Supreme Court paves way for construction of airport in Goa

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Published: January 20, 2020 2:15:06 PM

GMR had stated that it is a national project and that work is underway at a fast pace.

supreme court, scThe apex court on Thursday said that its earlier judgment highlighted numerous deficiencies by the project proponent leading to the grant of the EC.

In a major relief to GMR Goa International Airport, the Supreme Court on Thursday paved way for construction of a new greenfield international airport at Mopa in Goa, as it lifted the suspension of environmental clearance (EC) on its construction.

While lifting suspension on the EC, a bench led by Justice DY Chandrachud took note of the assurance given by concessionaire GMR Goa International Airport, a subsidiary of GMR Infrastructure, that it will adopt a Zero Carbon Programme both in the construction and operational phases of the airport. “We accept the undertaking of the concessionaire and issue a direction for compliance.”

To ensure compliance with its directions, the judges directed that the National Environmental Engineering Research Institute to be appointed and GMR “shall bear the costs, expenses and fees of NEERI.”

The apex court had last year in January refused to allow the construction of the airport and had asked an expert committee — Environment Assessment Committee (EAC) — to review the environment clearance for the Mopa airport, which was scheduled to become operational by 2020. The bench had kept in suspension the EC given to the project, which is being built in Pernem taluka in a total area of 2,131 acre, by the environment ministry in October 28, 2015 until a fresh review is carried out.

The apex court on Thursday said that its earlier judgment highlighted numerous deficiencies by the project proponent leading to the grant of the EC. “This court highlighted numerous concerns including the preservation of forests, the existence of ESAs with their attendant features and the impact of the proposed project on natural water channels. The court also noted the abject failure of the project proponent to provide complete information on the existence of reserved forests. In the proceedings that followed the judgment…, the project proponent sought to remedy its failure by taking into account additional information on significant aspects of the environment. In the process leading to the grant of the EC as well as the lifting of its suspension by this court, numerous mitigatory conditions have been imposed on the project proponent.”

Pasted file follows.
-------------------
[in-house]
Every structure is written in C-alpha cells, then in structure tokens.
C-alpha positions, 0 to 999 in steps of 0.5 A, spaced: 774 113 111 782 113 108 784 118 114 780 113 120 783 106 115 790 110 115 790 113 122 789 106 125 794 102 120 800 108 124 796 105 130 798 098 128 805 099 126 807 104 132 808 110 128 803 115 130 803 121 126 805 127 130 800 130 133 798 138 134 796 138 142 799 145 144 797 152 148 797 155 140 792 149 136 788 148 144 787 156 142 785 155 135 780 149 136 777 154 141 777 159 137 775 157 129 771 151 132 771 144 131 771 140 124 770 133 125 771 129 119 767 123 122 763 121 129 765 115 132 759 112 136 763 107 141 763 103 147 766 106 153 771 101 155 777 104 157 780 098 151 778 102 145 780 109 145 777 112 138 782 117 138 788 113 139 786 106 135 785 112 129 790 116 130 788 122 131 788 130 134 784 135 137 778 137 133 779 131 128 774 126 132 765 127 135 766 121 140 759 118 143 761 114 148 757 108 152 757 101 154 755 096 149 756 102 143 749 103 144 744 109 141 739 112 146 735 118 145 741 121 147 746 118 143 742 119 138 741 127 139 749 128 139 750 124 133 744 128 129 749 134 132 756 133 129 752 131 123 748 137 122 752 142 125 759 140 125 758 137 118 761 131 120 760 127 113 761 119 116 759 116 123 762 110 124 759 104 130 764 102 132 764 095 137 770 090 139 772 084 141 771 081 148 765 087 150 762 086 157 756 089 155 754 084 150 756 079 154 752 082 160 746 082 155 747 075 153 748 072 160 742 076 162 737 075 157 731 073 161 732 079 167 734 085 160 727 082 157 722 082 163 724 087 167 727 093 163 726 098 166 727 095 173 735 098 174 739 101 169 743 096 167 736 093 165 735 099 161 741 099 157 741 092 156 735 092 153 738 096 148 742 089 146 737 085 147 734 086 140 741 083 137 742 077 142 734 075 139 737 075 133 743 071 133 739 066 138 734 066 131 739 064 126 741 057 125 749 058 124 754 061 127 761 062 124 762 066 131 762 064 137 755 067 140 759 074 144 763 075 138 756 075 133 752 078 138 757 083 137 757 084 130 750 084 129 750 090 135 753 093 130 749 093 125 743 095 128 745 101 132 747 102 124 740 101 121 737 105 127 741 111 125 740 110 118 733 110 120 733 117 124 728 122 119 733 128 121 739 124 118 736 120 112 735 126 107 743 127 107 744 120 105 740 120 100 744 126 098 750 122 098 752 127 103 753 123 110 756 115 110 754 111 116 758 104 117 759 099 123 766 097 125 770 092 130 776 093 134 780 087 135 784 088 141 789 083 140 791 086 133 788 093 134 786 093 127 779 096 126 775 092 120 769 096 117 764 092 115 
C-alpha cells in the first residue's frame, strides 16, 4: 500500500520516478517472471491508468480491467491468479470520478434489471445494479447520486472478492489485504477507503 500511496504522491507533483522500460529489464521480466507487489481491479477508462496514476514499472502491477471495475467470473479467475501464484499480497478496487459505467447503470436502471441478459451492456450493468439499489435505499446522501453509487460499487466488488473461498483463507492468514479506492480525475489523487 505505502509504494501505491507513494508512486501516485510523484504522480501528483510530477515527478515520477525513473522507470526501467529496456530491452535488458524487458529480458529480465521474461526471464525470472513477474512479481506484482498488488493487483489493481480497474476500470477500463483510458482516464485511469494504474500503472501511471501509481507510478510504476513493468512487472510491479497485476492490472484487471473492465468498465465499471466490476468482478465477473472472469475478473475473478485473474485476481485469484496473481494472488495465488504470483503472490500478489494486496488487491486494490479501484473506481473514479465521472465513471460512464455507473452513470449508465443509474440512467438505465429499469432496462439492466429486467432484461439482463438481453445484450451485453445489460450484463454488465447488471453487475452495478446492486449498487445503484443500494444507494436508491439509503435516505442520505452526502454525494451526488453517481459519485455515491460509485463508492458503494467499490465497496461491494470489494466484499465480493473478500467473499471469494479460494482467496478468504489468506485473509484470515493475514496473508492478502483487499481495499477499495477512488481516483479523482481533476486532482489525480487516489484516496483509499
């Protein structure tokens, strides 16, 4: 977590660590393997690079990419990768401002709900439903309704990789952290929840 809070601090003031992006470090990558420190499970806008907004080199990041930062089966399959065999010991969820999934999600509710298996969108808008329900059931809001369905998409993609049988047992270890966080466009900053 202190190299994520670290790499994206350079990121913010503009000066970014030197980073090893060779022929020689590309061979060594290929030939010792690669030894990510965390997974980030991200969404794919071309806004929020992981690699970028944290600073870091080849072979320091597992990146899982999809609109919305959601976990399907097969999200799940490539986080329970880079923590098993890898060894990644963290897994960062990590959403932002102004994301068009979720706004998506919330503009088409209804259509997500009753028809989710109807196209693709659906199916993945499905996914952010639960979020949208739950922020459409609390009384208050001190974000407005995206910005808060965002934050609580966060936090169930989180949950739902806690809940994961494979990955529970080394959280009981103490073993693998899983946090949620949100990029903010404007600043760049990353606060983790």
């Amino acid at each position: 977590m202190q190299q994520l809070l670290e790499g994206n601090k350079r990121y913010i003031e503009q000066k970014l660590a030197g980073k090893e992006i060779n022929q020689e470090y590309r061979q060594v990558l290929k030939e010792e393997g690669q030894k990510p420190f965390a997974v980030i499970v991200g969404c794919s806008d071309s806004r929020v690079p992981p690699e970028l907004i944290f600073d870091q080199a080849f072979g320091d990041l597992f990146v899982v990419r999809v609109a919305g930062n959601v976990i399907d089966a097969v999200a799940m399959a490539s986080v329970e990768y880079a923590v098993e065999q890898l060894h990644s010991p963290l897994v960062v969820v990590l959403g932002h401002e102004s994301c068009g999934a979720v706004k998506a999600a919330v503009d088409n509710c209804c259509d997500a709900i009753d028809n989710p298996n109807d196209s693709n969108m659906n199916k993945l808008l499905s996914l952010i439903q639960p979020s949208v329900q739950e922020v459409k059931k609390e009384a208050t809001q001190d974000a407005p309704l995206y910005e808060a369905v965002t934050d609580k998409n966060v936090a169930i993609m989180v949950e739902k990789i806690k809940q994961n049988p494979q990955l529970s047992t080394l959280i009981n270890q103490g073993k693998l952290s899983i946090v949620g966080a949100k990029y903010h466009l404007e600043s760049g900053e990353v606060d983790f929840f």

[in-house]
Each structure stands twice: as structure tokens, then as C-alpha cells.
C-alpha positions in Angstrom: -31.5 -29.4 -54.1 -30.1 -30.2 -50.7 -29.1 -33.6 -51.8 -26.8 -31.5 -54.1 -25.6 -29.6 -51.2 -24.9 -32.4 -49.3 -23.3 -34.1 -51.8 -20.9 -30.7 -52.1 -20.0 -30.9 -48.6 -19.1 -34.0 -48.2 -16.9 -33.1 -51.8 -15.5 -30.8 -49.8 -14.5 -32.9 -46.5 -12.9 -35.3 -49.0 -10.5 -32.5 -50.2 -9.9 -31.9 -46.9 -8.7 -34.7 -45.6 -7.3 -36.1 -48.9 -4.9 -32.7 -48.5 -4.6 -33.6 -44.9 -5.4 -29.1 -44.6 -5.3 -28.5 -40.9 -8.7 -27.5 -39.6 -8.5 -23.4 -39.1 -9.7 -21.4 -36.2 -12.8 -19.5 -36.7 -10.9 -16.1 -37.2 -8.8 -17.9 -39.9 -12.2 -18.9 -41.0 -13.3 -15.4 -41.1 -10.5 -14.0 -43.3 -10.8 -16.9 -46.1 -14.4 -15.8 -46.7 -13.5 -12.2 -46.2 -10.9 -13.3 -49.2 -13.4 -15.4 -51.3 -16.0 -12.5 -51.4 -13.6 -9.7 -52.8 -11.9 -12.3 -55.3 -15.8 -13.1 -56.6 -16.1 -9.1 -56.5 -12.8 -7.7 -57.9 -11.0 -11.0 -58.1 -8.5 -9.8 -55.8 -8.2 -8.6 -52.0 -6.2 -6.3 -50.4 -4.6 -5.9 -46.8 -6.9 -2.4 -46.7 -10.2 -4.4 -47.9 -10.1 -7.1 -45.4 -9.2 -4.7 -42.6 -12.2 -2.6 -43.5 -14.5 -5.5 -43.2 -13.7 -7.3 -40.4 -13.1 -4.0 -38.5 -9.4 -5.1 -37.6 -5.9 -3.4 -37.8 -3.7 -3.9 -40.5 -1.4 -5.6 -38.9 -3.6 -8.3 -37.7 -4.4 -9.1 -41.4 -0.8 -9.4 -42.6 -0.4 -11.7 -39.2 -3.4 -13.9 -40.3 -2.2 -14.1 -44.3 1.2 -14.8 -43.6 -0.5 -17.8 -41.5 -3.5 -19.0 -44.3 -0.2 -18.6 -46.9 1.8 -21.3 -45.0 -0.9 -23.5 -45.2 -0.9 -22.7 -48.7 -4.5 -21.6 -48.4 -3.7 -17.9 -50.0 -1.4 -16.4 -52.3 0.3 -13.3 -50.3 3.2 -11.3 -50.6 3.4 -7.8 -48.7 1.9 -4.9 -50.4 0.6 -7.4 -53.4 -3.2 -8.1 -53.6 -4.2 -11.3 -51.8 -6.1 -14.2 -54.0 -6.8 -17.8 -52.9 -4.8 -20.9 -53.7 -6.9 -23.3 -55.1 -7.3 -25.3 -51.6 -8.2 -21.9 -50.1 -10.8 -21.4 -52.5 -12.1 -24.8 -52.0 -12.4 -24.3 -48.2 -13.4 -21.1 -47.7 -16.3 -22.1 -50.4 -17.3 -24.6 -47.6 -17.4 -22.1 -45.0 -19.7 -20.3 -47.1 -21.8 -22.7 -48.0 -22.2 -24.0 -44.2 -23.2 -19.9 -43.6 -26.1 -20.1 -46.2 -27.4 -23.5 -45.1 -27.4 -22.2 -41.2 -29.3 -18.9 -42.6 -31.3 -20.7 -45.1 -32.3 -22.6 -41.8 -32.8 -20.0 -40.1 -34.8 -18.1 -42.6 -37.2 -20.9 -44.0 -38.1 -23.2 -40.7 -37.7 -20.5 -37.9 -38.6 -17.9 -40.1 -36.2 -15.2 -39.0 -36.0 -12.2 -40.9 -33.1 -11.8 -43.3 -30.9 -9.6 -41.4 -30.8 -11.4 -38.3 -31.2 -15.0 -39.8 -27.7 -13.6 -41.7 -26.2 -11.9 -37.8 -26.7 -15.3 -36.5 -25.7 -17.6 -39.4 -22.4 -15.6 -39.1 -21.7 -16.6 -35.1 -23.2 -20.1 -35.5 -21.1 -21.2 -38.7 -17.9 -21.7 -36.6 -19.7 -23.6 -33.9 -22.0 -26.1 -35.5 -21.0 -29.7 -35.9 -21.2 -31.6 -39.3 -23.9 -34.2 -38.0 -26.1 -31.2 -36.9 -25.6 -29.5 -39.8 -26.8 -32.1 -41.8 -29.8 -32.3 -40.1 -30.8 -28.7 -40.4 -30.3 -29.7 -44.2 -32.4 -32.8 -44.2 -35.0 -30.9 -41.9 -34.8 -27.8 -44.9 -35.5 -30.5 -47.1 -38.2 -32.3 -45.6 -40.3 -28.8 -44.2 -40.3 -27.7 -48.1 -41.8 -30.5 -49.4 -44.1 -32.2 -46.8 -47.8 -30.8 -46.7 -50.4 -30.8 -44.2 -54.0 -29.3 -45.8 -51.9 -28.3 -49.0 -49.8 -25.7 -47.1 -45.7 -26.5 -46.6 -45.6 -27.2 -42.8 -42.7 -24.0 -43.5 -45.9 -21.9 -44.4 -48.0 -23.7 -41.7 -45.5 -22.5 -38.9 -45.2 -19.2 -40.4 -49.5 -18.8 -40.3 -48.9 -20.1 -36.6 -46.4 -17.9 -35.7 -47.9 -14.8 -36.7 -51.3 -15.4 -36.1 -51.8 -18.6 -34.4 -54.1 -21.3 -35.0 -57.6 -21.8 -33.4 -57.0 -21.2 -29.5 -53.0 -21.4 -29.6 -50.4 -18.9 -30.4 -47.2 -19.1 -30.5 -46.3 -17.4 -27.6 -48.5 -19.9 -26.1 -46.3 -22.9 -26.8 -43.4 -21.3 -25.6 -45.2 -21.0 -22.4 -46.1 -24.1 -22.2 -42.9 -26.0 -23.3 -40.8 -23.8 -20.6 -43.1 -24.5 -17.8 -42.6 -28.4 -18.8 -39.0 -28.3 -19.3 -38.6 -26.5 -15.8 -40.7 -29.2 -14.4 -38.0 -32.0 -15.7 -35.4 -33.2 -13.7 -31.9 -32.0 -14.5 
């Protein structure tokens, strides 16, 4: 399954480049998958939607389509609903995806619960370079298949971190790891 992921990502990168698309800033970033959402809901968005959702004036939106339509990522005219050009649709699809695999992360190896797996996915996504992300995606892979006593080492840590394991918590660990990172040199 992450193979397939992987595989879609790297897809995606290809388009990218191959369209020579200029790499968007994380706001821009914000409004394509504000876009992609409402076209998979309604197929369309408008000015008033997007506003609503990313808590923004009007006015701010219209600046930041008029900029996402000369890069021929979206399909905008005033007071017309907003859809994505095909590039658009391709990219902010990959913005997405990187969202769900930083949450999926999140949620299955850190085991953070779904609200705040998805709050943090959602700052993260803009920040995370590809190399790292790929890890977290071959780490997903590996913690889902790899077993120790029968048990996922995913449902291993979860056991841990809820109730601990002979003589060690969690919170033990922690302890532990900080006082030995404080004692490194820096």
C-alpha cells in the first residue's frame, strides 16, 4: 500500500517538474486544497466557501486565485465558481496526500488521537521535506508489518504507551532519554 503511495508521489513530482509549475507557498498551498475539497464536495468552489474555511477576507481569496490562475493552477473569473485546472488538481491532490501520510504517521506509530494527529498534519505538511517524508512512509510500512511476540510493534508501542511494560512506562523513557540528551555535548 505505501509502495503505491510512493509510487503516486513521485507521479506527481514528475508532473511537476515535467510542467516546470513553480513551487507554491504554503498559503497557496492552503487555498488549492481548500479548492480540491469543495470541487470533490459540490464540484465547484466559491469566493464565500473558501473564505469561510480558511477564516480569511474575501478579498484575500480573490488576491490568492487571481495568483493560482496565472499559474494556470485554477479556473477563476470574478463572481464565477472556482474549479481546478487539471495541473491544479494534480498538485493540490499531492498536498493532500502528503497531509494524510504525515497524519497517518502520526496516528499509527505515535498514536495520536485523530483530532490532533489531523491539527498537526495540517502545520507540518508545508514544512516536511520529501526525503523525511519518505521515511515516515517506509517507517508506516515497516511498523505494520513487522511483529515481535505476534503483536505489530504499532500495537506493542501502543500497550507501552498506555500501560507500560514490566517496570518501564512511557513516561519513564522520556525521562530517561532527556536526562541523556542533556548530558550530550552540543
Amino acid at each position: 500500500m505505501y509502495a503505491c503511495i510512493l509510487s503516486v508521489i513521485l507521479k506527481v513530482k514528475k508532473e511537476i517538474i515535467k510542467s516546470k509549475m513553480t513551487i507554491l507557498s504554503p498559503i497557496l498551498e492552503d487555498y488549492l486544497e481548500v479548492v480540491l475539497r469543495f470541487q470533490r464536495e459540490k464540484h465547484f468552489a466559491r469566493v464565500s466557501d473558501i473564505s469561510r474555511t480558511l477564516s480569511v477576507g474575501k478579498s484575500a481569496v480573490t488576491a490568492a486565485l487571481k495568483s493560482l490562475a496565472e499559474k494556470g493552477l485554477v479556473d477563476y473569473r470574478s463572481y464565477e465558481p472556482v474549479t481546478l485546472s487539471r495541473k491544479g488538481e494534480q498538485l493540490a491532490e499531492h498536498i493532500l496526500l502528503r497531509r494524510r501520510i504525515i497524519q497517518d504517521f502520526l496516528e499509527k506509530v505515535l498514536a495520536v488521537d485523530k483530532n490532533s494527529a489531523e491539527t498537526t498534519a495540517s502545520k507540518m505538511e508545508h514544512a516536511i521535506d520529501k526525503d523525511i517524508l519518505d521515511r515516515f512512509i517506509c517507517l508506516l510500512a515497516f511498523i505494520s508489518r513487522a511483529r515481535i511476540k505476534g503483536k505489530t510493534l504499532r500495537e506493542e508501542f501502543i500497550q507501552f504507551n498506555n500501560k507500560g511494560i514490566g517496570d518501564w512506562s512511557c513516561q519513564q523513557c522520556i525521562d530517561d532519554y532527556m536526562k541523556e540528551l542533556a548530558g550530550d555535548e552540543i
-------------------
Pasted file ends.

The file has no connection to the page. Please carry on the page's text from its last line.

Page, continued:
GMR had stated that it is a national project and that work is underway at a fast pace. As per the concession agreement, the airport was to be constructed in four phases and had an ultimate potential of over 30 million passengers per annum.

The company further said that as on January 18, 2019, approximately 14.06% of the project work had been completed. Pursuant to the orders for the removal of trees, 54,176 trees were felled and 500 trees were earmarked for transplantation. Ten trees of local species are to be replanted for every tree which has been felled. 20,000 saplings have been re-planted.

The order came on an appeal filed by activist Hanumant Aroskar challenging the August 2018 order of the National Green Tribunal that refused to stay the construction of the greenfield airport project. The petitioners had sought for a stay over the felling of 55,000 trees at Mopa, arguing that the environment impact assessment (EIA) report had only mentioned about the bushes on the airport site.

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